More articles by:

CounterPunch Magazine

minimag-edit

bernie-the-sandernistas-cover-344x550

zen economics

March 22, 2017
Paul Street
Russiagate and the Democratic Party are for Chumps
Russell Mokhiber
Single-Payer, the Progressive Caucus and the Cuban Revolution
Gavin Lewis
McCarthyite Anti-Semitism Smears and Racism at the Guardian/Observer
Kathy Kelly
Reality and the U.S.-Made Famine in Yemen
Kim C. Domenico
Ending Our Secret Alliance with Victimhood: Toward an Adult Politics
L. Ali Khan
Profiling Islamophobes
Calvin Priest
May Day: Seattle Educators Moving Closer to Strike
David Swanson
Jimmy Breslin on How to Impeach Trump
Dave Lindorff
There Won’t Be Another Jimmy Breslin
Jonathan Latham
The Meaning of Life
Robert Fisk
Martin McGuinness: From “Super-Terrorist” to Super Statesman
Steve Horn
Architect of Federal Fracking Loophole May Head Trump Environmental Council
Binoy Kampmark
Grief, Loss and Losing a Father
Jim Tull
Will the Poor Always Be With Us?
Jesse Jackson
Trump’s “March Massacre” Budget
Joe Emersberger
Rafael Correa and the Future of Ecuador: a Response to James McEnteer
March 21, 2017
Reshmi Dutt-Ballerstadt
On Being the “Right Kind of Brown”
Kenneth Surin
God, Guns, Gays, Gummint: the Career of Rep. Bad Bob Goodlatte
David Rosen
Popular Insurgencies: Reshaping the Political Landscape
Ryan LaMothe
The Totalitarian Strain in American Democracy
Eric Sommer
The House Intelligence Committee: Evidence Not Required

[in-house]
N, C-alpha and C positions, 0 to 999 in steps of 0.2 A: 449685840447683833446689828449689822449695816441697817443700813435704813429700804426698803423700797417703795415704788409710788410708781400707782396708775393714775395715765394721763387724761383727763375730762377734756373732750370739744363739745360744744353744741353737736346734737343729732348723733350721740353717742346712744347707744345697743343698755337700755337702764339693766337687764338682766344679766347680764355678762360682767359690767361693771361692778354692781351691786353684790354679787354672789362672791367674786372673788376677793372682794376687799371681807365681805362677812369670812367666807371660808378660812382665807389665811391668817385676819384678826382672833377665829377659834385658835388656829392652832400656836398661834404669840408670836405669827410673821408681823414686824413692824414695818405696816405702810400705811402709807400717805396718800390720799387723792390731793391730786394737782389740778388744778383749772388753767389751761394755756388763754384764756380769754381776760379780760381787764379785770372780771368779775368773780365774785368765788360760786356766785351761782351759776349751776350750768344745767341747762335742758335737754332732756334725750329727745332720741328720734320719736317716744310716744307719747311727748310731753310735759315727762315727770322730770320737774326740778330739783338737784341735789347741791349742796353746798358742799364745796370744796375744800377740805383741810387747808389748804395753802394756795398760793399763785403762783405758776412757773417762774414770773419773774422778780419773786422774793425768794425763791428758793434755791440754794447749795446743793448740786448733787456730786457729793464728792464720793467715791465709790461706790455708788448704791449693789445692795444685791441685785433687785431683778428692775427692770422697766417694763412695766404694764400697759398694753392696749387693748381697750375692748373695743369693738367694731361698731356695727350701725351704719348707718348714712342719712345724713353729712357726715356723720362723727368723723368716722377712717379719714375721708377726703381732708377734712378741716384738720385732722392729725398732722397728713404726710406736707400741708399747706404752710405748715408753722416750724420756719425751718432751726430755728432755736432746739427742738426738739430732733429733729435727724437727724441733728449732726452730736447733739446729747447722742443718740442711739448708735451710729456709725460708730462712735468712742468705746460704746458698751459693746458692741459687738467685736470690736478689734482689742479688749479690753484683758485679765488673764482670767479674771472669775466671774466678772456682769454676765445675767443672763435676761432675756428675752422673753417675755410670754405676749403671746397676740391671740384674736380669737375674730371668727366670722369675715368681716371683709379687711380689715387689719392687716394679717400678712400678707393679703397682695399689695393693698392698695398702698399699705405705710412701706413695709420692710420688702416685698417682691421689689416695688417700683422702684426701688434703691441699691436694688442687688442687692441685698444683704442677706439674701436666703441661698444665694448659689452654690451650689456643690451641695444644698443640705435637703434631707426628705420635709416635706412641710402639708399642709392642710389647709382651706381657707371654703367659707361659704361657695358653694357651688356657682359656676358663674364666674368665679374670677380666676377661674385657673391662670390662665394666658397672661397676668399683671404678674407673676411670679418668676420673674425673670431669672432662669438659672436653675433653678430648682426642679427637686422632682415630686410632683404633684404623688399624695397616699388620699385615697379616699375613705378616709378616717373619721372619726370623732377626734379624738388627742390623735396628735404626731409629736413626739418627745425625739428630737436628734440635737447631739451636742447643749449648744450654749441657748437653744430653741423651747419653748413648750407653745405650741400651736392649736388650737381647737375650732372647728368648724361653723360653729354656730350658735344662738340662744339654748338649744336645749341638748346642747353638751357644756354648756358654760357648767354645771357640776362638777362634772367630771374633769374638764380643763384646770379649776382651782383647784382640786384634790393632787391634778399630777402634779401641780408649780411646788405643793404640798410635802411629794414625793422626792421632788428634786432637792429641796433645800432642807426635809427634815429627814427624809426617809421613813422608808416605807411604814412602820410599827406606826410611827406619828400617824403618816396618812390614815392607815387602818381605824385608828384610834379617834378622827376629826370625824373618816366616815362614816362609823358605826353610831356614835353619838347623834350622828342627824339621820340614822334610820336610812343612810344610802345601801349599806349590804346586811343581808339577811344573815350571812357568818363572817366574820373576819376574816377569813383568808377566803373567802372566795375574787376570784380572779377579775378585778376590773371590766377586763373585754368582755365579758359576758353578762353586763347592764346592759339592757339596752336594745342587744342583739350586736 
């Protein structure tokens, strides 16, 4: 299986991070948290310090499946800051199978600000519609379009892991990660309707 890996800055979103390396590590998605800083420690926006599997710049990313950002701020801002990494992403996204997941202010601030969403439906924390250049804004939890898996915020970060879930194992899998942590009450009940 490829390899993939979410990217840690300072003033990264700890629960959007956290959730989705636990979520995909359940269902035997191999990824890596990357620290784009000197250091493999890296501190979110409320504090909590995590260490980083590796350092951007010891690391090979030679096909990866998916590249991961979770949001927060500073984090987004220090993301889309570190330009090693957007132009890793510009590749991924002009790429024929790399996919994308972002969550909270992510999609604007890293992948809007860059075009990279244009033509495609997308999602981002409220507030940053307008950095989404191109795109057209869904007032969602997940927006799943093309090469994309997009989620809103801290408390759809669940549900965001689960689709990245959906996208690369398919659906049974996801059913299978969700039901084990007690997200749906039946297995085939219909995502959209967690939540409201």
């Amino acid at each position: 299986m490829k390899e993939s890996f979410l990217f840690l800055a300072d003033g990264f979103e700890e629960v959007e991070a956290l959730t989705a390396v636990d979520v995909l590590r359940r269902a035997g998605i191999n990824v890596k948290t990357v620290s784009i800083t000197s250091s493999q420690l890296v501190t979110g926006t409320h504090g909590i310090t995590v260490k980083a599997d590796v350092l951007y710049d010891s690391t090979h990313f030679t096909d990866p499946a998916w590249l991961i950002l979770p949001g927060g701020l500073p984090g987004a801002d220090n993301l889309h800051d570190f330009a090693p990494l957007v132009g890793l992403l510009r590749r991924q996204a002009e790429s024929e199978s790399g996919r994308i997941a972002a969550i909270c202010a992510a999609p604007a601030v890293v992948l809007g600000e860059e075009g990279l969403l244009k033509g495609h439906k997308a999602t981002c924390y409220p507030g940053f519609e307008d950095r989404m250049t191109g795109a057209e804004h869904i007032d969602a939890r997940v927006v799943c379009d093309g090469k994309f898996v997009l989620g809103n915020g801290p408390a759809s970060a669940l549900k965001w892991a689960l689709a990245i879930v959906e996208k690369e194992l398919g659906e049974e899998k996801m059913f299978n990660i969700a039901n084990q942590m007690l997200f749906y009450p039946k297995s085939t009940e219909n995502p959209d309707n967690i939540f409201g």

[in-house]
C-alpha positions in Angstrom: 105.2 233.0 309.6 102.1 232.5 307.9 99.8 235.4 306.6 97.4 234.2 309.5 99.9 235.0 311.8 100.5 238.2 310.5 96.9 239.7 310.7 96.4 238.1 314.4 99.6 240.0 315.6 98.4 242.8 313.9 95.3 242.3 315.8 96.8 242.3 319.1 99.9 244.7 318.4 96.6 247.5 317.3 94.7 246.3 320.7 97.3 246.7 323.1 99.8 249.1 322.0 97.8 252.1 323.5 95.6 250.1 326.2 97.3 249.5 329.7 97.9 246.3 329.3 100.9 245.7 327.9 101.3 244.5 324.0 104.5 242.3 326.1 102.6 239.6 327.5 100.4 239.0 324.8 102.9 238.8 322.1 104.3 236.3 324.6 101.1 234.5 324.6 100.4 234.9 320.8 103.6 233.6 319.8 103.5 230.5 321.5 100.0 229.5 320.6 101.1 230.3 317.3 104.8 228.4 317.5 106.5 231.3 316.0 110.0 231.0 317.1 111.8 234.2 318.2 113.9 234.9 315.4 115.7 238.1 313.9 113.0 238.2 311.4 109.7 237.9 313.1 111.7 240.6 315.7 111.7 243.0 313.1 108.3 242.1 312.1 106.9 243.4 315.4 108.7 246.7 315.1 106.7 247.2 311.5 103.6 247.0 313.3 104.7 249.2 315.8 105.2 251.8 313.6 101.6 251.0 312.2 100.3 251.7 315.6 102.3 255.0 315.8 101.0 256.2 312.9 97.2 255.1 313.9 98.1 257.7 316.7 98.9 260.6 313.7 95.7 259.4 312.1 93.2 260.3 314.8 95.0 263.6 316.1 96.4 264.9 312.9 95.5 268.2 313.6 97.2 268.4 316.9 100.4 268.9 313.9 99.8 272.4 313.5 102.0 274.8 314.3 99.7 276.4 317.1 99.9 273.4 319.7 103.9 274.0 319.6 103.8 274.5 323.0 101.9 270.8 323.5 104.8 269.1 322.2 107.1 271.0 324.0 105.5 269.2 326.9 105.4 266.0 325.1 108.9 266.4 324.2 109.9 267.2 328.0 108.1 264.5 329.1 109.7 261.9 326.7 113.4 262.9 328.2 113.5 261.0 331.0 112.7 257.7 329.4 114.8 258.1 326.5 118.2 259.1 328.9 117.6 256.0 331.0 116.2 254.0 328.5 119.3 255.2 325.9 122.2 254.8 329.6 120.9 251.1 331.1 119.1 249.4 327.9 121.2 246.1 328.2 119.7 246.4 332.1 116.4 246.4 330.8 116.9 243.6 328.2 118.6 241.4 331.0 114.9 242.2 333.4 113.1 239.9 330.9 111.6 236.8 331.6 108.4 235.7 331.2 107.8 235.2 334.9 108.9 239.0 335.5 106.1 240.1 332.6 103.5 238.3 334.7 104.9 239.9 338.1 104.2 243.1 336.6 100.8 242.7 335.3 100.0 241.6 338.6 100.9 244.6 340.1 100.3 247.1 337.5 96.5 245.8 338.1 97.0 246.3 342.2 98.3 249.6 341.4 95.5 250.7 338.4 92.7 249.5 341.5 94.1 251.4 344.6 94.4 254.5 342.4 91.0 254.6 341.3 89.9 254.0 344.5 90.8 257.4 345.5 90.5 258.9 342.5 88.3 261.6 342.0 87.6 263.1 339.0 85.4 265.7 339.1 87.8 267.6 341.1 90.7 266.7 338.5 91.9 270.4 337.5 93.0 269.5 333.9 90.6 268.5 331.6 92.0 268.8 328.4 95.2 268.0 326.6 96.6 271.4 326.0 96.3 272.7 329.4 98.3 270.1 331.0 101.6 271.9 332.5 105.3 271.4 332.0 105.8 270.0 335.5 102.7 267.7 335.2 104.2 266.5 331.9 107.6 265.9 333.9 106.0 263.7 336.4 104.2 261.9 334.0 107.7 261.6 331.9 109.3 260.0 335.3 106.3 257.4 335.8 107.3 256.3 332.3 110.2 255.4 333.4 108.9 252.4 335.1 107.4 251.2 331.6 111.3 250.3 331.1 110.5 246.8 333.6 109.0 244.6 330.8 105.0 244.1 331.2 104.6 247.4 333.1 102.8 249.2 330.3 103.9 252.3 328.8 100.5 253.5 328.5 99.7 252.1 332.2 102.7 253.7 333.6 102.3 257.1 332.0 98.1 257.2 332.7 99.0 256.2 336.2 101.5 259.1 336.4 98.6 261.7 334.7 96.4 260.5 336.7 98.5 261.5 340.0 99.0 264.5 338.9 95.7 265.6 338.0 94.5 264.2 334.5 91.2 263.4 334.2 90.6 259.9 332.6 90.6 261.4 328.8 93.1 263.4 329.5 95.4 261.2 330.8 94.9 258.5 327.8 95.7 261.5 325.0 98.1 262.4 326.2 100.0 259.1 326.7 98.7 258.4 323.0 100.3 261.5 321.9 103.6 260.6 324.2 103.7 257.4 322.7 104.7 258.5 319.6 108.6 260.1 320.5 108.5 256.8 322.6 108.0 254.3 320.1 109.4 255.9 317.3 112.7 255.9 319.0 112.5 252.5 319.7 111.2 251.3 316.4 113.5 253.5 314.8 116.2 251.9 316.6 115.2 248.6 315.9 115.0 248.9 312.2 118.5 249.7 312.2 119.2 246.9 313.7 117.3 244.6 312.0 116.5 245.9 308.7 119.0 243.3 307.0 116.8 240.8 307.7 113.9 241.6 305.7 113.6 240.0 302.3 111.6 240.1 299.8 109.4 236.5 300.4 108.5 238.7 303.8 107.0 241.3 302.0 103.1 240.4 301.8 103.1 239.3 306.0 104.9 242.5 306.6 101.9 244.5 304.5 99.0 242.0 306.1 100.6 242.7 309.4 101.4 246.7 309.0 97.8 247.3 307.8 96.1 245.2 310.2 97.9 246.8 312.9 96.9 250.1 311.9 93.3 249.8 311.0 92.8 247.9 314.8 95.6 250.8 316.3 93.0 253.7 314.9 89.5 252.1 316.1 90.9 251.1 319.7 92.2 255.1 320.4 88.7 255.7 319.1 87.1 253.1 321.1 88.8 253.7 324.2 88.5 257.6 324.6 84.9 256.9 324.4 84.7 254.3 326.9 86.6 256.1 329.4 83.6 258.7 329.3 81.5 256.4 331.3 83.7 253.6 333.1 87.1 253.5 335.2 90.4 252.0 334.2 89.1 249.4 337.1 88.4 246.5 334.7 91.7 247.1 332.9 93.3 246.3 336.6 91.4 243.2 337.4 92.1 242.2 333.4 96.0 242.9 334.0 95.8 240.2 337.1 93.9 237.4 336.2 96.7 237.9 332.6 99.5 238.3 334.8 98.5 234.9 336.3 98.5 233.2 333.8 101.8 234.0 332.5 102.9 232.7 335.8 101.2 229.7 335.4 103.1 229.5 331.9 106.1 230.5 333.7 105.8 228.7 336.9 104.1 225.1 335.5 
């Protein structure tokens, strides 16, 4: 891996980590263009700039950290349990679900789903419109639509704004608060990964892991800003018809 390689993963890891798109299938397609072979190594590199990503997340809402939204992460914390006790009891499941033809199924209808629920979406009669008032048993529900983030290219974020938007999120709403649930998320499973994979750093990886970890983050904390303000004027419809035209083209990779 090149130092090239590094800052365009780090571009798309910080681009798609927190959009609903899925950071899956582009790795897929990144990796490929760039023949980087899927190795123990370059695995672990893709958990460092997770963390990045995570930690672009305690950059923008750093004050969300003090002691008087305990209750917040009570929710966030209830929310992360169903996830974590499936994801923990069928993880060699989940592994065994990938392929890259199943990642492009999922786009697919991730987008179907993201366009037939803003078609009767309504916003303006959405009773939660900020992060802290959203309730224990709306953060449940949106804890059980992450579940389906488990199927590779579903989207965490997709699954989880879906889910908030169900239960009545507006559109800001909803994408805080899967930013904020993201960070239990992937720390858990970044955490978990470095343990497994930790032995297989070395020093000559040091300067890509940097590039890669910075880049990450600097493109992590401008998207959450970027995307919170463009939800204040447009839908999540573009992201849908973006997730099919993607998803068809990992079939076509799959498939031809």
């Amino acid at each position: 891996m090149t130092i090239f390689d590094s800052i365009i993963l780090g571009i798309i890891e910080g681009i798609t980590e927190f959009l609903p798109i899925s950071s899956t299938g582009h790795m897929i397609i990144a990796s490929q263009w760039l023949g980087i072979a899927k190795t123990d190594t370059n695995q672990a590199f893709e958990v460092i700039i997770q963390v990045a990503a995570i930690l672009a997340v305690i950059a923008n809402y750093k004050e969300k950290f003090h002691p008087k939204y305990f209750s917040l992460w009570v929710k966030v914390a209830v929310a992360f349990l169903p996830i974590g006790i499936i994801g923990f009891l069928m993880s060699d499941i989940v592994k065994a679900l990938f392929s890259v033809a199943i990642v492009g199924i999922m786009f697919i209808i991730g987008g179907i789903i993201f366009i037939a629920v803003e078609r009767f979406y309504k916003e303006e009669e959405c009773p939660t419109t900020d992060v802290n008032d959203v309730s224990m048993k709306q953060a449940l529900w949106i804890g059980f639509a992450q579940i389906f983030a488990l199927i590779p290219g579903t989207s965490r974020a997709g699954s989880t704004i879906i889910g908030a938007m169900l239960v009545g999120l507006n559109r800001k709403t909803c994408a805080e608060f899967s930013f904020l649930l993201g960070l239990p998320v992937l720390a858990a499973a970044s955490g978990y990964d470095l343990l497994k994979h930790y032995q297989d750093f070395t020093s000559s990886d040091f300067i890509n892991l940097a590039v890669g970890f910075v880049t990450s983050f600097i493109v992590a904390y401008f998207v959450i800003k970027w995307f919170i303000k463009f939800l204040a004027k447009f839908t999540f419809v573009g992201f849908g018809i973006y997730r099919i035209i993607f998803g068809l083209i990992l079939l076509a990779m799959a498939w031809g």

Mike Hastie
My Lai Massacre, 49 Years Later
James McEnteer
An Era Ends in Ecuador: Forward or Back?
Evan Jones
Beyond the Pale
Stansfield Smith
First Two Months in Power: Hitler vs. Trump
Dulce Morales
A Movement for ‘Sanctuary Campuses’ Takes Shape
Pepe Escobar
Could Great Wall of Iron become New Silk Roadblock?
Olivia Alperstein
Trump Could Start a Nuclear War, Right Now
David Macaray
Norwegians Are the Happiest People on Earth
March 20, 2017
Michael Schwalbe
Tears of Solidarity
Patrick Cockburn
Brexit, Nationalism and the Damage Done
Peter Stone Brown
Chuck Berry: the First Poet of Rock and Roll
Paul J. Ramsey
What Trump’s Travel Ban Reveals About His Long-Term Educational Policy
Norman Pollack
Two Nations: Skid Rows vs. Mar-a-Lago
Michael Brenner
The Great Game: Power Politics or Free Play?
Sam Gordon
Falling Rate of Profit, What about Some Alienation?
Jack Random
Sidetracked: Trump Diaries, Week 8
Julian Vigo
The Limits of Citizenship
James Graham
French Elections: a Guide for the Perplexed
Jeff Mackler
The Extraordinary Lynne Stewart
Lee Ballinger
Chuck Berry: “Up in the Morning and Off to School!”
Binoy Kampmark
Romancing Coal: The Adani Obsession
Nyla Ali Khan
Cultural Syncretism in Kashmir
Chad Nelson
The Politics of Animal Liberation: I Can’t Quit You Gary Francione
Weekend Edition
March 17, 2017
Friday - Sunday
John Reynolds
Israel and the A-Word
FacebookTwitterGoogle+RedditEmail